The arrival of agile development really gave this impetus, since it liberated product managers from being leashed to rigid, years-long roadmaps. Now they could devote more attention to customer engagement and experimentation in pursuit of iterative improvements and growth. And user experience moved from a secondary concern to a front-and-center aspect of product origination, discovery and development.
Far from the command-and-control model of the early Brand Men and space mission program managers, product managers and engineers ride in tandem. Agile development frameworks like Scrum are built on communication and collaboration.
And the growth hackers at lean startups pressed this home even more when “continuous improvement” became a mantra for both the product and the business behind it. Increasingly, product managers sit with company leadership and help make the decisions that drive the the future of the business.
The end. Right?
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The More Things Change ...
Of late, it seems we’ve entered yet another change state for product management. It’s definitely an evolution, though at first glance it might look like devolution.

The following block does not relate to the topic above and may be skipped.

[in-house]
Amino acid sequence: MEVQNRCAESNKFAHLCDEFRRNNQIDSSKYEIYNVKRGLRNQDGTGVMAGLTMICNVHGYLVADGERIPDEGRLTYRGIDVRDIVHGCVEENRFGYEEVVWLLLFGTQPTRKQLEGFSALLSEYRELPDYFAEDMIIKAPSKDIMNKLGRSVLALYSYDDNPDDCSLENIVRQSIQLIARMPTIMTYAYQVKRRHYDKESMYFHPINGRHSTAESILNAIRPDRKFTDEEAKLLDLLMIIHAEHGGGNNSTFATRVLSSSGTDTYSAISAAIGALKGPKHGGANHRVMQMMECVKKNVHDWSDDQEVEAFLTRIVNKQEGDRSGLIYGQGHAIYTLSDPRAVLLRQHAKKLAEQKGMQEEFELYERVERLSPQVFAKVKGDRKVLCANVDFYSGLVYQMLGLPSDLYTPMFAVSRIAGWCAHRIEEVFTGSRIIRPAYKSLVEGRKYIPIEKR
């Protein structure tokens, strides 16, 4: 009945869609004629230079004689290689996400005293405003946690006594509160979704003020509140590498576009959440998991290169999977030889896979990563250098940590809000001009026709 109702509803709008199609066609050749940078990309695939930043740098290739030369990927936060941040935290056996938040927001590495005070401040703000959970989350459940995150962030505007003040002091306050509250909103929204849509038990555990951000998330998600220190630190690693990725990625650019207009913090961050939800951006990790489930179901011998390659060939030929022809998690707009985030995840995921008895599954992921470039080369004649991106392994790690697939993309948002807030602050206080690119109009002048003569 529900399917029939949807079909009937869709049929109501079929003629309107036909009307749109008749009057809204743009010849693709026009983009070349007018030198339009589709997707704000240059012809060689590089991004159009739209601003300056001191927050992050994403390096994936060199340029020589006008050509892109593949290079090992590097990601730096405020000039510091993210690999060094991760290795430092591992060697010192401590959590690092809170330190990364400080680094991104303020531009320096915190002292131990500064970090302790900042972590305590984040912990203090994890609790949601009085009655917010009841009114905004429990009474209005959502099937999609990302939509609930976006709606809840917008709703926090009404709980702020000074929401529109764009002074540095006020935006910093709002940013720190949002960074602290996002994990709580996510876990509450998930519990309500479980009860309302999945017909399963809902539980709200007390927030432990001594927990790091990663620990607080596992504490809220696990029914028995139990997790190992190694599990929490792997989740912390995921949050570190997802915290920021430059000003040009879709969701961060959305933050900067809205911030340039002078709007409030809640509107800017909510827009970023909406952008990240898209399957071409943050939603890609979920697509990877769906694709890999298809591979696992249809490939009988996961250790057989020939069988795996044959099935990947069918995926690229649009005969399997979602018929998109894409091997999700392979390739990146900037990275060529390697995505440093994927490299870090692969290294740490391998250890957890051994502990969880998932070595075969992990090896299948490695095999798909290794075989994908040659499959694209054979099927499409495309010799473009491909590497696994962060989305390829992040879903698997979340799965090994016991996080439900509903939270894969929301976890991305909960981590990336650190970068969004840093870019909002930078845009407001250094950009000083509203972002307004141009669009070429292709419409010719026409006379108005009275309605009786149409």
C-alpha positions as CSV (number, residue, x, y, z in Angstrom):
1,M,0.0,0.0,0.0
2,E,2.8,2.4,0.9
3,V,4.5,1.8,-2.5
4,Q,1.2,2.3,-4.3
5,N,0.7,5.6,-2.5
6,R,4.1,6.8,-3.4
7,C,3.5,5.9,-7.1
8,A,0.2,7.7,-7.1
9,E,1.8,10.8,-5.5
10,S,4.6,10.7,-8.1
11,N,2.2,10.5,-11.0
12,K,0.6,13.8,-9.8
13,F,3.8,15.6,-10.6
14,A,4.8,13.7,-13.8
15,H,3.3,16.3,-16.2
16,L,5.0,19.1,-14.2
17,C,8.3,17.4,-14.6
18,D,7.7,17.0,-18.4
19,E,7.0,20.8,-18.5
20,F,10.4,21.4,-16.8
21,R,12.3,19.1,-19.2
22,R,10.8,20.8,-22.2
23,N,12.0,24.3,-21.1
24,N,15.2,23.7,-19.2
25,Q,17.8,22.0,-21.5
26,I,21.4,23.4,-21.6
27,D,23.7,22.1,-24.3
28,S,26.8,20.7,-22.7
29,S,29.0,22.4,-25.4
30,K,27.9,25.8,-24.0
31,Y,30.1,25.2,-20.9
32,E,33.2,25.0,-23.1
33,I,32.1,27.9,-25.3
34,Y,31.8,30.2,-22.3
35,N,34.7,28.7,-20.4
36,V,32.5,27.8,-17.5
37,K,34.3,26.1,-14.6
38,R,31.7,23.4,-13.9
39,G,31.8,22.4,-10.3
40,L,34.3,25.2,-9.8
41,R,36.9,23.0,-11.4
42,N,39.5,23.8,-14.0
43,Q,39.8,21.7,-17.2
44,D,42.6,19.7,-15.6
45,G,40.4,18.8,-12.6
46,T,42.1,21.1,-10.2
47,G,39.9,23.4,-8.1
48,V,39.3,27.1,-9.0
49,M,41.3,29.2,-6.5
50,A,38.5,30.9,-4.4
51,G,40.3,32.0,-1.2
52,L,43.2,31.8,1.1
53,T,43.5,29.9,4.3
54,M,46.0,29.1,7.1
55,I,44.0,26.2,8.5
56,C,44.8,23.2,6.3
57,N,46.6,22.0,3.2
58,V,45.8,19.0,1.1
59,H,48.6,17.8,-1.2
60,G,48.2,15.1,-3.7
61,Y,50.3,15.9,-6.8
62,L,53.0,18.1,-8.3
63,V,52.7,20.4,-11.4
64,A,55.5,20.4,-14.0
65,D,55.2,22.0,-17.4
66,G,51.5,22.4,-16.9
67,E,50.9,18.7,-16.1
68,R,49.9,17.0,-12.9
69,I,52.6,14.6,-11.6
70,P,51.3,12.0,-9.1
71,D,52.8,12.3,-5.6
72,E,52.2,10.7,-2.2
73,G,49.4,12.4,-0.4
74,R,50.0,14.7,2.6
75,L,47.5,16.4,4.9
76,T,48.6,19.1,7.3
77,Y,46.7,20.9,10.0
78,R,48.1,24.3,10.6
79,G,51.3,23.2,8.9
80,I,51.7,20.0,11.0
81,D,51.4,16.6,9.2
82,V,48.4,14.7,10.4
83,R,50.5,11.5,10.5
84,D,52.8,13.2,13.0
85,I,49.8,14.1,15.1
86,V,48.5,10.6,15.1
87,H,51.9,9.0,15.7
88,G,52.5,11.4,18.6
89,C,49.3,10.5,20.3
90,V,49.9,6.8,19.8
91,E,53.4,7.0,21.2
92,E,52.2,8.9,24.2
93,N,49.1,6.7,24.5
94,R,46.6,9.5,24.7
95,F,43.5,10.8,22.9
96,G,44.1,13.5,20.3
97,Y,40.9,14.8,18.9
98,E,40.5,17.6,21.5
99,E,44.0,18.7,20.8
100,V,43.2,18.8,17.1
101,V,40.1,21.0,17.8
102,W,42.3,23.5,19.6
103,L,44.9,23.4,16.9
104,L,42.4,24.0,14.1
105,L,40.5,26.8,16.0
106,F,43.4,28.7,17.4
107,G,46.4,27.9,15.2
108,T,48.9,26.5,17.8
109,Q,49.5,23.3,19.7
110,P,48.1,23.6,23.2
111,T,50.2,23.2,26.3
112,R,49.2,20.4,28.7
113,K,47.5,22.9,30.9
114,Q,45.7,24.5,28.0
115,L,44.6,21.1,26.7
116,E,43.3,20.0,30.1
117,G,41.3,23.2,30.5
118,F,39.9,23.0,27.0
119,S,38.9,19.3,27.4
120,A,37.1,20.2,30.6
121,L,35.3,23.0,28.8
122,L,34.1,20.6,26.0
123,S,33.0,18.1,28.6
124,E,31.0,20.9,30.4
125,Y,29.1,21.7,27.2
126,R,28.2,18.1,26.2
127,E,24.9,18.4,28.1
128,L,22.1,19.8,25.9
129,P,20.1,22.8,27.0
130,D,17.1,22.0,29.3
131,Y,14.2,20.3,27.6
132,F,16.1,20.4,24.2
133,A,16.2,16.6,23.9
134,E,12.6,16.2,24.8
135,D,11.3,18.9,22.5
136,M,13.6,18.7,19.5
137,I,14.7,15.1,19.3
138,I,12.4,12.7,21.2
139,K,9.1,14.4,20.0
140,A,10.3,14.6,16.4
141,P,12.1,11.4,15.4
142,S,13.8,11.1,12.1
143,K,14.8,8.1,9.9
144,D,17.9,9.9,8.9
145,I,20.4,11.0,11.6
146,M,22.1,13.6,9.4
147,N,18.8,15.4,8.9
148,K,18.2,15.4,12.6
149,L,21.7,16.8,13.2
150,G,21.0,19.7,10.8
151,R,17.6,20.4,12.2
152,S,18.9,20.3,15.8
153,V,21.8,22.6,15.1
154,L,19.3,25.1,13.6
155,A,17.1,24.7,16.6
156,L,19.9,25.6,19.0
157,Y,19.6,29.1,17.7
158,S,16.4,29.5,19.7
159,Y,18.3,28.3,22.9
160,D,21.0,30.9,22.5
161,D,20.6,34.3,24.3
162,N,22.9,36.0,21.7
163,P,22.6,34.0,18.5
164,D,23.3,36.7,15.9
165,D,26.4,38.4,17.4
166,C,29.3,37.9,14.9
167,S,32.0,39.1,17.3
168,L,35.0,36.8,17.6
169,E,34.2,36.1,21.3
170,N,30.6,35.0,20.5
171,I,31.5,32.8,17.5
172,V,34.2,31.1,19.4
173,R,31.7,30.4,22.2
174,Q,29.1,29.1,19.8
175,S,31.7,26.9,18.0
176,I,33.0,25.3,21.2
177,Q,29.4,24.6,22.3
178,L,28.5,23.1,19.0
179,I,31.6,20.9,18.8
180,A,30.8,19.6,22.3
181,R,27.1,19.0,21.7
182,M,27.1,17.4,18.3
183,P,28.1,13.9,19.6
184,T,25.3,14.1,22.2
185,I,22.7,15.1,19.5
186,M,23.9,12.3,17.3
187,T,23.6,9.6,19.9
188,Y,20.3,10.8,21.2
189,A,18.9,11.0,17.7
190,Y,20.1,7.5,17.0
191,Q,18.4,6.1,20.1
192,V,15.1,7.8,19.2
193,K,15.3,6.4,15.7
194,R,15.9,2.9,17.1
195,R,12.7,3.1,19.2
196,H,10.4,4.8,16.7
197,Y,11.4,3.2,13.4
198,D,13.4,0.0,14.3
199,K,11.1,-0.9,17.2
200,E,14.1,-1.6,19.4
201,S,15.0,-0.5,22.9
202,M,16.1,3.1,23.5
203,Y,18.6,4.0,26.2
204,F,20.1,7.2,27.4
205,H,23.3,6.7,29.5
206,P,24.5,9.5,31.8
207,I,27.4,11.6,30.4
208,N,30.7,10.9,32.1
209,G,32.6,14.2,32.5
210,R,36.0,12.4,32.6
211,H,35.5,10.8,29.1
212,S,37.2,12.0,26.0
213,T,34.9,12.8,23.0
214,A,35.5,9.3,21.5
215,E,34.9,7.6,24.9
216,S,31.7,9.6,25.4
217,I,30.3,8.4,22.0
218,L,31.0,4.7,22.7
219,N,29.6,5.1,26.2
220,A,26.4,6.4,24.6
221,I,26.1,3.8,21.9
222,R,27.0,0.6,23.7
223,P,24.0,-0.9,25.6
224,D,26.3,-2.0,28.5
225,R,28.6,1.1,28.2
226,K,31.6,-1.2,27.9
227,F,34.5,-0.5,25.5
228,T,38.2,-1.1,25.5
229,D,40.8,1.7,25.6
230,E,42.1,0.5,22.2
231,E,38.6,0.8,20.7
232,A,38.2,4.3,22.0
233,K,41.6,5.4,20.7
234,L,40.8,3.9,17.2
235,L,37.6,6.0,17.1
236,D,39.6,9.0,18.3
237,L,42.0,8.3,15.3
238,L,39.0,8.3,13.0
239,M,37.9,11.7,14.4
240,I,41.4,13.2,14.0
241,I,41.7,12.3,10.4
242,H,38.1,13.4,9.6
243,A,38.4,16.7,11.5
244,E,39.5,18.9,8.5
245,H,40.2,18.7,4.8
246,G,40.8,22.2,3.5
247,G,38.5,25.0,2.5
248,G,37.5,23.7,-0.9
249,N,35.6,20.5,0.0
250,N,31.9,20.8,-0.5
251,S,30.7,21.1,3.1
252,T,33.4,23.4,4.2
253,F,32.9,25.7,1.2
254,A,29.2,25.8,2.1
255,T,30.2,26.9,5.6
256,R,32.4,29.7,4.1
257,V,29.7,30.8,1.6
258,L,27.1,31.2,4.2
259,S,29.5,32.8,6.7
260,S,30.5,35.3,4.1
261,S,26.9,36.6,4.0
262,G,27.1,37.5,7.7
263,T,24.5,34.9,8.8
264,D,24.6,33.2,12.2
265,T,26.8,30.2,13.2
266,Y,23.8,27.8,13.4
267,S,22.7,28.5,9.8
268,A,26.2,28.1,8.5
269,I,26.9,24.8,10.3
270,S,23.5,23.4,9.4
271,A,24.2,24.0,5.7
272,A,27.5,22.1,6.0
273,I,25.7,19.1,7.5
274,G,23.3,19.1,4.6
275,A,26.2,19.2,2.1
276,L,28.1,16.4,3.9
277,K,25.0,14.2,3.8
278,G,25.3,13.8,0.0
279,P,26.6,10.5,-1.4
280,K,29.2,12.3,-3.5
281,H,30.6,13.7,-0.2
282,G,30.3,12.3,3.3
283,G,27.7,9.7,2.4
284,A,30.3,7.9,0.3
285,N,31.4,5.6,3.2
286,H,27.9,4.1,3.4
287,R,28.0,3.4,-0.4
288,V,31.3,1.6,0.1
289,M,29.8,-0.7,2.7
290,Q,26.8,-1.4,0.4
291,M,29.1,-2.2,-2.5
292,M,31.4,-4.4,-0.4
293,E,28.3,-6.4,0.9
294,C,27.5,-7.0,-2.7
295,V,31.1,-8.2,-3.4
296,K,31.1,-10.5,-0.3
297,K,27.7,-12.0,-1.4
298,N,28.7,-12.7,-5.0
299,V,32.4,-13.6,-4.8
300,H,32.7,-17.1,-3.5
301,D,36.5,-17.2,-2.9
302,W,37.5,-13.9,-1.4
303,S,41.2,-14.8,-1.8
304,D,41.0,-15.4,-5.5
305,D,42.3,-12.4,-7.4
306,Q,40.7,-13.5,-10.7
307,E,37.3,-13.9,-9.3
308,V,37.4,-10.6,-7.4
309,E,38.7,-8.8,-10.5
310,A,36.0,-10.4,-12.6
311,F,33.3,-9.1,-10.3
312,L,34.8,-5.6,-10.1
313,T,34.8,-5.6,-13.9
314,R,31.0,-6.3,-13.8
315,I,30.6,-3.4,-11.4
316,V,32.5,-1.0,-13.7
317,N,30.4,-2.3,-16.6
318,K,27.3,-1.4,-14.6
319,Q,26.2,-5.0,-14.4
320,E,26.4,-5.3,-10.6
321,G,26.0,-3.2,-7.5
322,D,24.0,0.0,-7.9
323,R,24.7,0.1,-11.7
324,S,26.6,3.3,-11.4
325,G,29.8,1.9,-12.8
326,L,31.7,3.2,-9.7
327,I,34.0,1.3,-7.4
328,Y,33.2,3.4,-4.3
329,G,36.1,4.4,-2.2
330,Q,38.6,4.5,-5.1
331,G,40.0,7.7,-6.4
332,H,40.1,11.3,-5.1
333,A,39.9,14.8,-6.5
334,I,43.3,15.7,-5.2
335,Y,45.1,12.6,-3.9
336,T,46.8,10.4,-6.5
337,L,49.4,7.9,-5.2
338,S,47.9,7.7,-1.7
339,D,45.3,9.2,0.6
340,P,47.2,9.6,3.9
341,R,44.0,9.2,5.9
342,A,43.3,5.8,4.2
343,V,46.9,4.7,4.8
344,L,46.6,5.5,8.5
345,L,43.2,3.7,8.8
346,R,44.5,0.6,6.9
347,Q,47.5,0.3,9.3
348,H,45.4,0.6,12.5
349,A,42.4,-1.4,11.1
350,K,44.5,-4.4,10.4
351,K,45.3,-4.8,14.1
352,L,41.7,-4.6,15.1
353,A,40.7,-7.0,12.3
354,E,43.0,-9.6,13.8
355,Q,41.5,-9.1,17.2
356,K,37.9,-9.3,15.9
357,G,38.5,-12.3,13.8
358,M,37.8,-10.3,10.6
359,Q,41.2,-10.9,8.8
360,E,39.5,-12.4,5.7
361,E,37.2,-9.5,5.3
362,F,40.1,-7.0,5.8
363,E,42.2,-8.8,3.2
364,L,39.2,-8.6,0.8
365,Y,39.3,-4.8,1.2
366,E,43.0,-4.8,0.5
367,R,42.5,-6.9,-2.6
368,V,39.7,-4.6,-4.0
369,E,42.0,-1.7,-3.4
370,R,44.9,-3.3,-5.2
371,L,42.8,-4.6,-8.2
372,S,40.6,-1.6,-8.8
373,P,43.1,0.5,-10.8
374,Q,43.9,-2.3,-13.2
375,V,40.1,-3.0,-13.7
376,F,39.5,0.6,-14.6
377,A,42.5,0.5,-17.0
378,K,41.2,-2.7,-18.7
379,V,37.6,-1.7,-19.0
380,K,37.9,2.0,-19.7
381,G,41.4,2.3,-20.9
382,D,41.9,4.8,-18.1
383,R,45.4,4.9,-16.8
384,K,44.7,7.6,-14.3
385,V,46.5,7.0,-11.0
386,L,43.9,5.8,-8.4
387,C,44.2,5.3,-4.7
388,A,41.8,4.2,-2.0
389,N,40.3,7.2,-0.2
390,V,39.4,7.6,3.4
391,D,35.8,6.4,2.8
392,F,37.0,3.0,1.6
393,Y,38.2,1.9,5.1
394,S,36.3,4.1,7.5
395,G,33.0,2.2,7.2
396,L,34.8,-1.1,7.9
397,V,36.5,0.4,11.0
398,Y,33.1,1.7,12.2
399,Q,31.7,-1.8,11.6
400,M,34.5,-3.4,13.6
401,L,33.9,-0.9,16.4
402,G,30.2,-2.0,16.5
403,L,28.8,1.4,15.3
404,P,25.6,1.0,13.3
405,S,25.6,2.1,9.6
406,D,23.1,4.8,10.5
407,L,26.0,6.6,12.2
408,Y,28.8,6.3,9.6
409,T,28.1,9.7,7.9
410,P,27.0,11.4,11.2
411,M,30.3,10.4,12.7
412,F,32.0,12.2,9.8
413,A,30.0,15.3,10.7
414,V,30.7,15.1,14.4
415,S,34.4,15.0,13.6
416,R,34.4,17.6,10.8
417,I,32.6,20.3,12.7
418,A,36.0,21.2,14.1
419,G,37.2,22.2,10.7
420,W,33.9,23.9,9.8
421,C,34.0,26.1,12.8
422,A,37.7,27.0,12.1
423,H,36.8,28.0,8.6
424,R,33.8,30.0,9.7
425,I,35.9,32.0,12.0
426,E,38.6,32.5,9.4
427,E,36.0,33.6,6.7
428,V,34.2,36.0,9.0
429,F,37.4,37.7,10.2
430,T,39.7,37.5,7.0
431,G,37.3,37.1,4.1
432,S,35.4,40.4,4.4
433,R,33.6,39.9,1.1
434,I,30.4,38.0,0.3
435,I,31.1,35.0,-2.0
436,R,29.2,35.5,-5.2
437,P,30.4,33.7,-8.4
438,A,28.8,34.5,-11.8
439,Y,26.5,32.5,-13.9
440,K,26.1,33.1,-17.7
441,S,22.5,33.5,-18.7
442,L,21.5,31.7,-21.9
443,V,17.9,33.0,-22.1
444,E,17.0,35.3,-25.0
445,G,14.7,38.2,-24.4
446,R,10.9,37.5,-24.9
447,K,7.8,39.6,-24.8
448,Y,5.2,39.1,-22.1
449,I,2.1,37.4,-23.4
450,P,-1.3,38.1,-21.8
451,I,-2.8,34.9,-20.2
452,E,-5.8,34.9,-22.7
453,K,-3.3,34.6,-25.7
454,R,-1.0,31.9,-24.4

As strategic, user- and market-facing responsibilities like growth, conversion and retention get rolled into the job descriptions of modern product managers, some organizations are finding the job’s becoming too demanding and unwieldy for a single person. A SaaS product manager now finds she or he isn’t just responsible for managing development, user focus, strategy and business model needs of a single product, but for multiple related products, many of which sprang from growth surfaces of the original into new extensions or complementary apps.
It may be that the challenges are too massive and complex for any one product manager to take on successfully. Whether it’s the jack-of-all-trades syndrome or the recognition that increased multitasking delivers diminishing returns, we’re now seeing some reevaluation of the current “superhero who does it all” view of product management. Many businesses are beginning to organize customer engagement, strategy and product development responsibilities among different people within product teams. (They’re sometimes called inbound product managers and outbound product managers, or technical product managers and strategic product managers.)